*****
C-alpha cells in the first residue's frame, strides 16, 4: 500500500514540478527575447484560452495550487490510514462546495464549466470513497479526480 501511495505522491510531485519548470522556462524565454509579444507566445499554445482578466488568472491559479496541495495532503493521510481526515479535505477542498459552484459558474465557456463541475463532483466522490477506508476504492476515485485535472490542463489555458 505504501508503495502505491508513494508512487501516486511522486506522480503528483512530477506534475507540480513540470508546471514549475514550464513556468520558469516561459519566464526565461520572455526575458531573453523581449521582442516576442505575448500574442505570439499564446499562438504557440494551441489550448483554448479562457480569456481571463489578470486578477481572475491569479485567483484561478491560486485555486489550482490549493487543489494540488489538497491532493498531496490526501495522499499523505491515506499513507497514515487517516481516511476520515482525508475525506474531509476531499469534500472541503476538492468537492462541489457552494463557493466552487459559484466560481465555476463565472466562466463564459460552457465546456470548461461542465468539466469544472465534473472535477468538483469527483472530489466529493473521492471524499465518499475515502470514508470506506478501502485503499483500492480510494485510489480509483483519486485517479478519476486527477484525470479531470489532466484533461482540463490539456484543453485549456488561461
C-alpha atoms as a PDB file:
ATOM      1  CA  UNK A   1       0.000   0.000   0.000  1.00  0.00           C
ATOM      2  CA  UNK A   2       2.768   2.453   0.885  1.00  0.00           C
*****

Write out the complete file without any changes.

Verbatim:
C-alpha cells in the first residue's frame, strides 16, 4: 500500500514540478527575447484560452495550487490510514462546495464549466470513497479526480 501511495505522491510531485519548470522556462524565454509579444507566445499554445482578466488568472491559479496541495495532503493521510481526515479535505477542498459552484459558474465557456463541475463532483466522490477506508476504492476515485485535472490542463489555458 505504501508503495502505491508513494508512487501516486511522486506522480503528483512530477506534475507540480513540470508546471514549475514550464513556468520558469516561459519566464526565461520572455526575458531573453523581449521582442516576442505575448500574442505570439499564446499562438504557440494551441489550448483554448479562457480569456481571463489578470486578477481572475491569479485567483484561478491560486485555486489550482490549493487543489494540488489538497491532493498531496490526501495522499499523505491515506499513507497514515487517516481516511476520515482525508475525506474531509476531499469534500472541503476538492468537492462541489457552494463557493466552487459559484466560481465555476463565472466562466463564459460552457465546456470548461461542465468539466469544472465534473472535477468538483469527483472530489466529493473521492471524499465518499475515502470514508470506506478501502485503499483500492480510494485510489480509483483519486485517479478519476486527477484525470479531470489532466484533461482540463490539456484543453485549456488561461
C-alpha atoms as a PDB file:
ATOM      1  CA  UNK A   1       0.000   0.000   0.000  1.00  0.00           C
ATOM      2  CA  UNK A   2       2.768   2.453   0.885  1.00  0.00           C